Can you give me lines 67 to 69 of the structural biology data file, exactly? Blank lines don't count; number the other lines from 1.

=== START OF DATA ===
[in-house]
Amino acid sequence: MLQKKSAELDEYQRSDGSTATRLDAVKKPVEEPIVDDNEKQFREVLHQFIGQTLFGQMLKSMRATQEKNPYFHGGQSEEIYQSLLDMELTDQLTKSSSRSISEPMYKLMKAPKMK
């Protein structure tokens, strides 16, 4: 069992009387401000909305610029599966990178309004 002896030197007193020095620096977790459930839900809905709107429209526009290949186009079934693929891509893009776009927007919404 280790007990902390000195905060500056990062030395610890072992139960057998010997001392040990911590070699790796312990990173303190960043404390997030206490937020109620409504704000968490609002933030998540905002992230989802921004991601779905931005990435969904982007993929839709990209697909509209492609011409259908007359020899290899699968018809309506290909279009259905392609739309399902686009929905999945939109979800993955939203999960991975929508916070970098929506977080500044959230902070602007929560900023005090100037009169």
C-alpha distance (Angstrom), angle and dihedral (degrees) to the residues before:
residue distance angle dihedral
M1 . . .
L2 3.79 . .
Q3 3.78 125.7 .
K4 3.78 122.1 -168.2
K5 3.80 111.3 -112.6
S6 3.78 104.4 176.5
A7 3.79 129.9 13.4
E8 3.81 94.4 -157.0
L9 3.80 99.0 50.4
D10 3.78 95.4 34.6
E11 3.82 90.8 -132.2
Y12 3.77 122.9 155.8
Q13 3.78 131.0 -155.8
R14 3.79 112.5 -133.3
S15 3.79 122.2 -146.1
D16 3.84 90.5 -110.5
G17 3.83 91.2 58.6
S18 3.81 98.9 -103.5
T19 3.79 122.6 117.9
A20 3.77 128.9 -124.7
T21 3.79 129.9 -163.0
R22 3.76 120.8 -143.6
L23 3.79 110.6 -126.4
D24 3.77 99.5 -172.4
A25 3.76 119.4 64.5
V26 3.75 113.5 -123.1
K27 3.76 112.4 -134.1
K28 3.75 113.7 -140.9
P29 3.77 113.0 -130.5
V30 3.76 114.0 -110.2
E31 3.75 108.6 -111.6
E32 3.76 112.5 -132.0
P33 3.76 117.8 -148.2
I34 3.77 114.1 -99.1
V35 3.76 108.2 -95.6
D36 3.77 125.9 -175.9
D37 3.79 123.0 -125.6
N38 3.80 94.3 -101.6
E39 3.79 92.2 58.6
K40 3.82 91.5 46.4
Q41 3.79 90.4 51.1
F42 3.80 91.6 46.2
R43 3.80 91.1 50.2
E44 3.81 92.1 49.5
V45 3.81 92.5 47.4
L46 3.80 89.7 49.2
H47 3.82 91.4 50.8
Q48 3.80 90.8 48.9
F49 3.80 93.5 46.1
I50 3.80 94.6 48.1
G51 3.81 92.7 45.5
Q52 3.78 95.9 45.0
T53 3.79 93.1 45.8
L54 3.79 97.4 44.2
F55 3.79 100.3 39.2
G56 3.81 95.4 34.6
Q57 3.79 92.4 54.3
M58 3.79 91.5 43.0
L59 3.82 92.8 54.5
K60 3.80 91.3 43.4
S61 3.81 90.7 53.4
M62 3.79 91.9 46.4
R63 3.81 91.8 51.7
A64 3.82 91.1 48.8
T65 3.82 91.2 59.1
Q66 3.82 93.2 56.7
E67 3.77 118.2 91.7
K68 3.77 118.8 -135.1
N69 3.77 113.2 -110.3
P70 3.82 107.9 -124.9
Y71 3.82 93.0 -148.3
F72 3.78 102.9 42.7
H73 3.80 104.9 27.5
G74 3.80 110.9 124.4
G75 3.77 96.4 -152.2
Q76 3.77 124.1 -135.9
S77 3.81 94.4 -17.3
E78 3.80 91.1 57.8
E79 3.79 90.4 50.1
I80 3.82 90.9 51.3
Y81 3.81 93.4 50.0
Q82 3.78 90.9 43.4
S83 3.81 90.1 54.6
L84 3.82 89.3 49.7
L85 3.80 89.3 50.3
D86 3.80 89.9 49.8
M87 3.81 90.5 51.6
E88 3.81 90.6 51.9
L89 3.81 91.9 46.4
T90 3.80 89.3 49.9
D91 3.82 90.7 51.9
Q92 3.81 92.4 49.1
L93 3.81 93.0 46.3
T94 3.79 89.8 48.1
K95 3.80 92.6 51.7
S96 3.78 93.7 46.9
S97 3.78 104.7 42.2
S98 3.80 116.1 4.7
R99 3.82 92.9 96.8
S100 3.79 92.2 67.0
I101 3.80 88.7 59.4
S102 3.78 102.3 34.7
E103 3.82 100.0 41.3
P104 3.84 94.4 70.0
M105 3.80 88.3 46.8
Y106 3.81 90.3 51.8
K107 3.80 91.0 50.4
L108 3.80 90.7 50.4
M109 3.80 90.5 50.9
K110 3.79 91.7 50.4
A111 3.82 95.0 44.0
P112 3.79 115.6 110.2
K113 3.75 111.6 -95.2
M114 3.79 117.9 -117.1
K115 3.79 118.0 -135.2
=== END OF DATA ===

M62 3.79 91.9 46.4
R63 3.81 91.8 51.7
A64 3.82 91.1 48.8